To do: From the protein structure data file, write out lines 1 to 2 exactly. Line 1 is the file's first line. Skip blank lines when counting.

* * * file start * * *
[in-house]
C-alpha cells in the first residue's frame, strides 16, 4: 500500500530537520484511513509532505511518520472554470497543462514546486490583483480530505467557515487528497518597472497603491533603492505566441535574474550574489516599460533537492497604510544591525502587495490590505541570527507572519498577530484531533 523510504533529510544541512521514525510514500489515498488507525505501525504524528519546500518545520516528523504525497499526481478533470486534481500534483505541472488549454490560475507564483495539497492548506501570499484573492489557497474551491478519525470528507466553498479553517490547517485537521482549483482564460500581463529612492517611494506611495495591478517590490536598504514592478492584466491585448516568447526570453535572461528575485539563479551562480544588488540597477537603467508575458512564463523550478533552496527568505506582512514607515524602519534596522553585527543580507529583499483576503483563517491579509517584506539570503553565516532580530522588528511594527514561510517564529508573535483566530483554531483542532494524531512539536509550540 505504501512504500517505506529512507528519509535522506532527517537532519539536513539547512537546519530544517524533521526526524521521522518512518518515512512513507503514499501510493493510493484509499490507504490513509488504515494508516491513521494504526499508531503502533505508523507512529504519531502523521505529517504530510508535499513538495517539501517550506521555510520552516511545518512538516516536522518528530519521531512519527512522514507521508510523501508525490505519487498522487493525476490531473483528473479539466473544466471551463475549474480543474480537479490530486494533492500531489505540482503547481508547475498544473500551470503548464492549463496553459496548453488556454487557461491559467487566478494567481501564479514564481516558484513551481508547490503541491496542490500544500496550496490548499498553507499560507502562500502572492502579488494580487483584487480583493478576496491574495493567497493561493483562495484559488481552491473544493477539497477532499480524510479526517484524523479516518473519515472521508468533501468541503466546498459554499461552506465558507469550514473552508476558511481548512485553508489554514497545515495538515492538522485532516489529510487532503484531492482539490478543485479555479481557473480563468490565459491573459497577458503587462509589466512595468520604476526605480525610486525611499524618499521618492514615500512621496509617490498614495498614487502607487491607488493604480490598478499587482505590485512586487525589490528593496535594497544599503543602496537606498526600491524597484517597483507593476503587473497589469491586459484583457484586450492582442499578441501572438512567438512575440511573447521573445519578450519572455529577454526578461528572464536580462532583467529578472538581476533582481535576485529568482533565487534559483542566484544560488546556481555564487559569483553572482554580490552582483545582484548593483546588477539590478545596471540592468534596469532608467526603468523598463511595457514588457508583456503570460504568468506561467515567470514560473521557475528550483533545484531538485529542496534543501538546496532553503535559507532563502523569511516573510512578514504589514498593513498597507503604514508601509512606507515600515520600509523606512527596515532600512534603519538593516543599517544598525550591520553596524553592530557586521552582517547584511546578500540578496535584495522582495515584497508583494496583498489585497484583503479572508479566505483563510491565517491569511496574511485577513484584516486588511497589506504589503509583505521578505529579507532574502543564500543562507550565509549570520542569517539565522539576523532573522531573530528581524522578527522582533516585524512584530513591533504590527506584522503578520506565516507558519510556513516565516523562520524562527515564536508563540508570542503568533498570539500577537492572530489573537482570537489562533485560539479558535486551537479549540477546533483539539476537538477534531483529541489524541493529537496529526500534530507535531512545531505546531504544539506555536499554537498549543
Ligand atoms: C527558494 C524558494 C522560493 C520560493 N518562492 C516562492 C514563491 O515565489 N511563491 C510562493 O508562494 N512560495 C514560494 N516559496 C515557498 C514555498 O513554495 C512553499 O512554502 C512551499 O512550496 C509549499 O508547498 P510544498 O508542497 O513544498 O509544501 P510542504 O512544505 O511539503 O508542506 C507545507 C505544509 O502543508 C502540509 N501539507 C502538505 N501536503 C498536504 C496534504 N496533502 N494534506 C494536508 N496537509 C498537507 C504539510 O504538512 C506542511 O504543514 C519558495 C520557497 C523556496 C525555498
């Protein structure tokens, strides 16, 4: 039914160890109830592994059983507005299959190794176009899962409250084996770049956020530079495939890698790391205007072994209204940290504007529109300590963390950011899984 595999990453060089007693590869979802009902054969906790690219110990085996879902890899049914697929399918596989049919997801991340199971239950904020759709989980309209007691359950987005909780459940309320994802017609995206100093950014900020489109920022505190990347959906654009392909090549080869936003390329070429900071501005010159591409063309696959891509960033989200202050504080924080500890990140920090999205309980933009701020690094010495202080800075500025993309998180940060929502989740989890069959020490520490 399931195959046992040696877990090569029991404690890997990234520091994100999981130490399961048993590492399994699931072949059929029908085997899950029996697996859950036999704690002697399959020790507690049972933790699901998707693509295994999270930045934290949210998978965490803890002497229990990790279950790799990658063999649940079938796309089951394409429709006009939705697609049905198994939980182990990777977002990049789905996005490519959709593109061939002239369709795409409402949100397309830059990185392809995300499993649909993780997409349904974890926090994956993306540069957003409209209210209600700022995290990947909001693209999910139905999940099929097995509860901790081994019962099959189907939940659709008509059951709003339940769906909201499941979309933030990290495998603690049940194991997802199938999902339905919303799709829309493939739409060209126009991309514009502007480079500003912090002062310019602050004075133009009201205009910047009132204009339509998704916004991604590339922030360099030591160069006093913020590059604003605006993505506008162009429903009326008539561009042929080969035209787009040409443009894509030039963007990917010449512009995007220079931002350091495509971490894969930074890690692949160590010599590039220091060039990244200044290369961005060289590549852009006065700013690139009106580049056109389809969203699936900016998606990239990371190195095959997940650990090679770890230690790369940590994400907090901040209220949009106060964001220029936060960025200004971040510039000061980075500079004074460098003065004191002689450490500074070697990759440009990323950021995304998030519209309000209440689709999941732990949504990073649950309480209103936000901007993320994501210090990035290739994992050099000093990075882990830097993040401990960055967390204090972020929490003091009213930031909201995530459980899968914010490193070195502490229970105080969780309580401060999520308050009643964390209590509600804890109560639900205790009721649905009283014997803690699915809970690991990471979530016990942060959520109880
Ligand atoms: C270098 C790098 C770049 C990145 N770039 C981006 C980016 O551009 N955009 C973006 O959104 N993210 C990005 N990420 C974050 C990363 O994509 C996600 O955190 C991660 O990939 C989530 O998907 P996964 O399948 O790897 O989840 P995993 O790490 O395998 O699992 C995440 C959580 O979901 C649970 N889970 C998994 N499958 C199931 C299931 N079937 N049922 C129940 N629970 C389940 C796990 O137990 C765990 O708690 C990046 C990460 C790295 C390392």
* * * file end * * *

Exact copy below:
[in-house]
C-alpha cells in the first residue's frame, strides 16, 4: 500500500530537520484511513509532505511518520472554470497543462514546486490583483480530505467557515487528497518597472497603491533603492505566441535574474550574489516599460533537492497604510544591525502587495490590505541570527507572519498577530484531533 523510504533529510544541512521514525510514500489515498488507525505501525504524528519546500518545520516528523504525497499526481478533470486534481500534483505541472488549454490560475507564483495539497492548506501570499484573492489557497474551491478519525470528507466553498479553517490547517485537521482549483482564460500581463529612492517611494506611495495591478517590490536598504514592478492584466491585448516568447526570453535572461528575485539563479551562480544588488540597477537603467508575458512564463523550478533552496527568505506582512514607515524602519534596522553585527543580507529583499483576503483563517491579509517584506539570503553565516532580530522588528511594527514561510517564529508573535483566530483554531483542532494524531512539536509550540 505504501512504500517505506529512507528519509535522506532527517537532519539536513539547512537546519530544517524533521526526524521521522518512518518515512512513507503514499501510493493510493484509499490507504490513509488504515494508516491513521494504526499508531503502533505508523507512529504519531502523521505529517504530510508535499513538495517539501517550506521555510520552516511545518512538516516536522518528530519521531512519527512522514507521508510523501508525490505519487498522487493525476490531473483528473479539466473544466471551463475549474480543474480537479490530486494533492500531489505540482503547481508547475498544473500551470503548464492549463496553459496548453488556454487557461491559467487566478494567481501564479514564481516558484513551481508547490503541491496542490500544500496550496490548499498553507499560507502562500502572492502579488494580487483584487480583493478576496491574495493567497493561493483562495484559488481552491473544493477539497477532499480524510479526517484524523479516518473519515472521508468533501468541503466546498459554499461552506465558507469550514473552508476558511481548512485553508489554514497545515495538515492538522485532516489529510487532503484531492482539490478543485479555479481557473480563468490565459491573459497577458503587462509589466512595468520604476526605480525610486525611499524618499521618492514615500512621496509617490498614495498614487502607487491607488493604480490598478499587482505590485512586487525589490528593496535594497544599503543602496537606498526600491524597484517597483507593476503587473497589469491586459484583457484586450492582442499578441501572438512567438512575440511573447521573445519578450519572455529577454526578461528572464536580462532583467529578472538581476533582481535576485529568482533565487534559483542566484544560488546556481555564487559569483553572482554580490552582483545582484548593483546588477539590478545596471540592468534596469532608467526603468523598463511595457514588457508583456503570460504568468506561467515567470514560473521557475528550483533545484531538485529542496534543501538546496532553503535559507532563502523569511516573510512578514504589514498593513498597507503604514508601509512606507515600515520600509523606512527596515532600512534603519538593516543599517544598525550591520553596524553592530557586521552582517547584511546578500540578496535584495522582495515584497508583494496583498489585497484583503479572508479566505483563510491565517491569511496574511485577513484584516486588511497589506504589503509583505521578505529579507532574502543564500543562507550565509549570520542569517539565522539576523532573522531573530528581524522578527522582533516585524512584530513591533504590527506584522503578520506565516507558519510556513516565516523562520524562527515564536508563540508570542503568533498570539500577537492572530489573537482570537489562533485560539479558535486551537479549540477546533483539539476537538477534531483529541489524541493529537496529526500534530507535531512545531505546531504544539506555536499554537498549543